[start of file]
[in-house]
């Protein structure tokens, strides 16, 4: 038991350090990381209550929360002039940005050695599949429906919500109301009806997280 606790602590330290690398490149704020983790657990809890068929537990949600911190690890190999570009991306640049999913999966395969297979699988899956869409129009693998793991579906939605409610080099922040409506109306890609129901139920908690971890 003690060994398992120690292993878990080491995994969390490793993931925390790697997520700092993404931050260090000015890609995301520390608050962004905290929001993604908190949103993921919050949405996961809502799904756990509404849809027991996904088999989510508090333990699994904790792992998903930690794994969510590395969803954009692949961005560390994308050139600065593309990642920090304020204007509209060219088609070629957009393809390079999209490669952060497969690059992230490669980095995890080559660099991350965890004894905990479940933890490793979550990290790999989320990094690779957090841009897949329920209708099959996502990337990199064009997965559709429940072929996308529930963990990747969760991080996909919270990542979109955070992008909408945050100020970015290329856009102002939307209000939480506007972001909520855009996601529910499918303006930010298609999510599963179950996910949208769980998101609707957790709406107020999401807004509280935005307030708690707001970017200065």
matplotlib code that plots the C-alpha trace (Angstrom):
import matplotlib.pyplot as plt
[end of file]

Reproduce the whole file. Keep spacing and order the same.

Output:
[in-house]
């Protein structure tokens, strides 16, 4: 038991350090990381209550929360002039940005050695599949429906919500109301009806997280 606790602590330290690398490149704020983790657990809890068929537990949600911190690890190999570009991306640049999913999966395969297979699988899956869409129009693998793991579906939605409610080099922040409506109306890609129901139920908690971890 003690060994398992120690292993878990080491995994969390490793993931925390790697997520700092993404931050260090000015890609995301520390608050962004905290929001993604908190949103993921919050949405996961809502799904756990509404849809027991996904088999989510508090333990699994904790792992998903930690794994969510590395969803954009692949961005560390994308050139600065593309990642920090304020204007509209060219088609070629957009393809390079999209490669952060497969690059992230490669980095995890080559660099991350965890004894905990479940933890490793979550990290790999989320990094690779957090841009897949329920209708099959996502990337990199064009997965559709429940072929996308529930963990990747969760991080996909919270990542979109955070992008909408945050100020970015290329856009102002939307209000939480506007972001909520855009996601529910499918303006930010298609999510599963179950996910949208769980998101609707957790709406107020999401807004509280935005307030708690707001970017200065």
matplotlib code that plots the C-alpha trace (Angstrom):
import matplotlib.pyplot as plt